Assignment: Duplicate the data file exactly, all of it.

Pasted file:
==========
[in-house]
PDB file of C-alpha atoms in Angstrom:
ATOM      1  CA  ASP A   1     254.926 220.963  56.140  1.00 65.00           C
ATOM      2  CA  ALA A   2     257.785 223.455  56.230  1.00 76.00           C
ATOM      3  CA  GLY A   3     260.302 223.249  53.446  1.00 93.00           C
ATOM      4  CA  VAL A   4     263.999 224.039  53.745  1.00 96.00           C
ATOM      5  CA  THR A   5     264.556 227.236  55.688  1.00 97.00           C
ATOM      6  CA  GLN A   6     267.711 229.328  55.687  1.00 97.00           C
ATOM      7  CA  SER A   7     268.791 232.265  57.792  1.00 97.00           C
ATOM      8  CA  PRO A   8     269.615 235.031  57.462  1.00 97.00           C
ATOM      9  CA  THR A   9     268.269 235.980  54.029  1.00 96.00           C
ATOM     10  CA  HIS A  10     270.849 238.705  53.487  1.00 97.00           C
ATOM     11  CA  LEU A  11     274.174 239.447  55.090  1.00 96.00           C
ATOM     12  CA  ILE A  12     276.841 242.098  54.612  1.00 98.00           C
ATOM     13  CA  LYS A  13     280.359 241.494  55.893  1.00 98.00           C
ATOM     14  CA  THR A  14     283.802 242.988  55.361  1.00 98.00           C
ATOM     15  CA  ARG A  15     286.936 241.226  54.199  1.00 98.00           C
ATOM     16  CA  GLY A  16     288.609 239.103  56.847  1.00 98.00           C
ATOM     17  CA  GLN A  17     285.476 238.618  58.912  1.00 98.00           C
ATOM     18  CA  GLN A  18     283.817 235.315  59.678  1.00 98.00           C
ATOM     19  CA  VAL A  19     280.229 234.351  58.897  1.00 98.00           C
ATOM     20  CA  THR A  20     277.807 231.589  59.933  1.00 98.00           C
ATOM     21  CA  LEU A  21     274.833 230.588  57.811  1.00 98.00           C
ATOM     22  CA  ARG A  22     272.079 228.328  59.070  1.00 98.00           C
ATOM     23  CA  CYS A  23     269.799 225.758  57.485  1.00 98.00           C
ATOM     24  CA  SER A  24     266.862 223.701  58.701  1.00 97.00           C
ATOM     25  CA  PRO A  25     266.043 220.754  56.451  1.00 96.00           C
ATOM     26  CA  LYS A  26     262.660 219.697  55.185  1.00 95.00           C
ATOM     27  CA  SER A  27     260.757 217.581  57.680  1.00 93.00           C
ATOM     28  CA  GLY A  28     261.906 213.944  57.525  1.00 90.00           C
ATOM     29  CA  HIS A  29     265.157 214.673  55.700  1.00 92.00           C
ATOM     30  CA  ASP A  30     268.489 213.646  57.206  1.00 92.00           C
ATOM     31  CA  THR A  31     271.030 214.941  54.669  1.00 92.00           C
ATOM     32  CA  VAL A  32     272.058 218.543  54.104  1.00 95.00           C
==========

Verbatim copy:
[in-house]
PDB file of C-alpha atoms in Angstrom:
ATOM      1  CA  ASP A   1     254.926 220.963  56.140  1.00 65.00           C
ATOM      2  CA  ALA A   2     257.785 223.455  56.230  1.00 76.00           C
ATOM      3  CA  GLY A   3     260.302 223.249  53.446  1.00 93.00           C
ATOM      4  CA  VAL A   4     263.999 224.039  53.745  1.00 96.00           C
ATOM      5  CA  THR A   5     264.556 227.236  55.688  1.00 97.00           C
ATOM      6  CA  GLN A   6     267.711 229.328  55.687  1.00 97.00           C
ATOM      7  CA  SER A   7     268.791 232.265  57.792  1.00 97.00           C
ATOM      8  CA  PRO A   8     269.615 235.031  57.462  1.00 97.00           C
ATOM      9  CA  THR A   9     268.269 235.980  54.029  1.00 96.00           C
ATOM     10  CA  HIS A  10     270.849 238.705  53.487  1.00 97.00           C
ATOM     11  CA  LEU A  11     274.174 239.447  55.090  1.00 96.00           C
ATOM     12  CA  ILE A  12     276.841 242.098  54.612  1.00 98.00           C
ATOM     13  CA  LYS A  13     280.359 241.494  55.893  1.00 98.00           C
ATOM     14  CA  THR A  14     283.802 242.988  55.361  1.00 98.00           C
ATOM     15  CA  ARG A  15     286.936 241.226  54.199  1.00 98.00           C
ATOM     16  CA  GLY A  16     288.609 239.103  56.847  1.00 98.00           C
ATOM     17  CA  GLN A  17     285.476 238.618  58.912  1.00 98.00           C
ATOM     18  CA  GLN A  18     283.817 235.315  59.678  1.00 98.00           C
ATOM     19  CA  VAL A  19     280.229 234.351  58.897  1.00 98.00           C
ATOM     20  CA  THR A  20     277.807 231.589  59.933  1.00 98.00           C
ATOM     21  CA  LEU A  21     274.833 230.588  57.811  1.00 98.00           C
ATOM     22  CA  ARG A  22     272.079 228.328  59.070  1.00 98.00           C
ATOM     23  CA  CYS A  23     269.799 225.758  57.485  1.00 98.00           C
ATOM     24  CA  SER A  24     266.862 223.701  58.701  1.00 97.00           C
ATOM     25  CA  PRO A  25     266.043 220.754  56.451  1.00 96.00           C
ATOM     26  CA  LYS A  26     262.660 219.697  55.185  1.00 95.00           C
ATOM     27  CA  SER A  27     260.757 217.581  57.680  1.00 93.00           C
ATOM     28  CA  GLY A  28     261.906 213.944  57.525  1.00 90.00           C
ATOM     29  CA  HIS A  29     265.157 214.673  55.700  1.00 92.00           C
ATOM     30  CA  ASP A  30     268.489 213.646  57.206  1.00 92.00           C
ATOM     31  CA  THR A  31     271.030 214.941  54.669  1.00 92.00           C
ATOM     32  CA  VAL A  32     272.058 218.543  54.104  1.00 95.00           C